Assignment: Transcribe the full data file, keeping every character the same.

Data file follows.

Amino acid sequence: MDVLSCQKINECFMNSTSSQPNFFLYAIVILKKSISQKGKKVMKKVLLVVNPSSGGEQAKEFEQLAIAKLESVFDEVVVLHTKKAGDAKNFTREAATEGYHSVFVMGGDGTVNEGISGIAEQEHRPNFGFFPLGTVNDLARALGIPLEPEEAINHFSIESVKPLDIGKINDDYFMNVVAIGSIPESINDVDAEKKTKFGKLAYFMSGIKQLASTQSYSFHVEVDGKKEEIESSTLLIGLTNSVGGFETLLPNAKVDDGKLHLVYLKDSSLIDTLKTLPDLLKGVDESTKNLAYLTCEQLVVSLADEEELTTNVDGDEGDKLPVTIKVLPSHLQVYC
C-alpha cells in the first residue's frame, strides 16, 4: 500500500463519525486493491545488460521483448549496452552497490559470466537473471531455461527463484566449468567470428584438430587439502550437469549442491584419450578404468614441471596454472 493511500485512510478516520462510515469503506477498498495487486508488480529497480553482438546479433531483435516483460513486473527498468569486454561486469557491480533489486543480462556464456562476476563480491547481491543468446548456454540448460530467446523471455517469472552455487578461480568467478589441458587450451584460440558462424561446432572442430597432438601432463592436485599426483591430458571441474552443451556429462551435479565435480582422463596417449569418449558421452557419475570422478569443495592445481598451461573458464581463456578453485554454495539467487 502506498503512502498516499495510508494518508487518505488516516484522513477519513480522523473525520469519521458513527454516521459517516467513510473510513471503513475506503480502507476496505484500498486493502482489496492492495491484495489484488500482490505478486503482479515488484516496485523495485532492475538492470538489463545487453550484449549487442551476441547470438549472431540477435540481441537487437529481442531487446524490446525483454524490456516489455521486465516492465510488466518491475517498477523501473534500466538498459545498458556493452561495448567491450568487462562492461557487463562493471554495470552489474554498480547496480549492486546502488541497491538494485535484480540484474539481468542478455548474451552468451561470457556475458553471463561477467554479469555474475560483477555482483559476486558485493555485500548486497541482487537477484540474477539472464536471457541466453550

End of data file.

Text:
Amino acid sequence: MDVLSCQKINECFMNSTSSQPNFFLYAIVILKKSISQKGKKVMKKVLLVVNPSSGGEQAKEFEQLAIAKLESVFDEVVVLHTKKAGDAKNFTREAATEGYHSVFVMGGDGTVNEGISGIAEQEHRPNFGFFPLGTVNDLARALGIPLEPEEAINHFSIESVKPLDIGKINDDYFMNVVAIGSIPESINDVDAEKKTKFGKLAYFMSGIKQLASTQSYSFHVEVDGKKEEIESSTLLIGLTNSVGGFETLLPNAKVDDGKLHLVYLKDSSLIDTLKTLPDLLKGVDESTKNLAYLTCEQLVVSLADEEELTTNVDGDEGDKLPVTIKVLPSHLQVYC
C-alpha cells in the first residue's frame, strides 16, 4: 500500500463519525486493491545488460521483448549496452552497490559470466537473471531455461527463484566449468567470428584438430587439502550437469549442491584419450578404468614441471596454472 493511500485512510478516520462510515469503506477498498495487486508488480529497480553482438546479433531483435516483460513486473527498468569486454561486469557491480533489486543480462556464456562476476563480491547481491543468446548456454540448460530467446523471455517469472552455487578461480568467478589441458587450451584460440558462424561446432572442430597432438601432463592436485599426483591430458571441474552443451556429462551435479565435480582422463596417449569418449558421452557419475570422478569443495592445481598451461573458464581463456578453485554454495539467487 502506498503512502498516499495510508494518508487518505488516516484522513477519513480522523473525520469519521458513527454516521459517516467513510473510513471503513475506503480502507476496505484500498486493502482489496492492495491484495489484488500482490505478486503482479515488484516496485523495485532492475538492470538489463545487453550484449549487442551476441547470438549472431540477435540481441537487437529481442531487446524490446525483454524490456516489455521486465516492465510488466518491475517498477523501473534500466538498459545498458556493452561495448567491450568487462562492461557487463562493471554495470552489474554498480547496480549492486546502488541497491538494485535484480540484474539481468542478455548474451552468451561470457556475458553471463561477467554479469555474475560483477555482483559476486558485493555485500548486497541482487537477484540474477539472464536471457541466453550